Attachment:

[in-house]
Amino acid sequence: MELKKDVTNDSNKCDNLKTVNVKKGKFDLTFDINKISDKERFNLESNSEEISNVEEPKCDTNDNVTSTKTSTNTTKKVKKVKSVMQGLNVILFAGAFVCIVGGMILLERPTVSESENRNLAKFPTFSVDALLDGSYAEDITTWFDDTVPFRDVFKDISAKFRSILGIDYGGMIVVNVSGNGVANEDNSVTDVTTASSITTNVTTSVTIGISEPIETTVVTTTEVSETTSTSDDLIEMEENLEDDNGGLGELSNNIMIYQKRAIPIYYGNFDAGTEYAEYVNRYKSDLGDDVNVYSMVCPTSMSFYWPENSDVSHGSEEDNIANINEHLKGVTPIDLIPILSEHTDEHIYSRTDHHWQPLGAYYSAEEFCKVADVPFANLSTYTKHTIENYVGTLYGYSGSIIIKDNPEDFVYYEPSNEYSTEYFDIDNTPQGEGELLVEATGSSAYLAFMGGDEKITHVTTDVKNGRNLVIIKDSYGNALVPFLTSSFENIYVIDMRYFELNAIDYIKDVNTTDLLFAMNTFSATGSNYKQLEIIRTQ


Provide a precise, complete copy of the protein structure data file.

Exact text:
[in-house]
Amino acid sequence: MELKKDVTNDSNKCDNLKTVNVKKGKFDLTFDINKISDKERFNLESNSEEISNVEEPKCDTNDNVTSTKTSTNTTKKVKKVKSVMQGLNVILFAGAFVCIVGGMILLERPTVSESENRNLAKFPTFSVDALLDGSYAEDITTWFDDTVPFRDVFKDISAKFRSILGIDYGGMIVVNVSGNGVANEDNSVTDVTTASSITTNVTTSVTIGISEPIETTVVTTTEVSETTSTSDDLIEMEENLEDDNGGLGELSNNIMIYQKRAIPIYYGNFDAGTEYAEYVNRYKSDLGDDVNVYSMVCPTSMSFYWPENSDVSHGSEEDNIANINEHLKGVTPIDLIPILSEHTDEHIYSRTDHHWQPLGAYYSAEEFCKVADVPFANLSTYTKHTIENYVGTLYGYSGSIIIKDNPEDFVYYEPSNEYSTEYFDIDNTPQGEGELLVEATGSSAYLAFMGGDEKITHVTTDVKNGRNLVIIKDSYGNALVPFLTSSFENIYVIDMRYFELNAIDYIKDVNTTDLLFAMNTFSATGSNYKQLEIIRTQ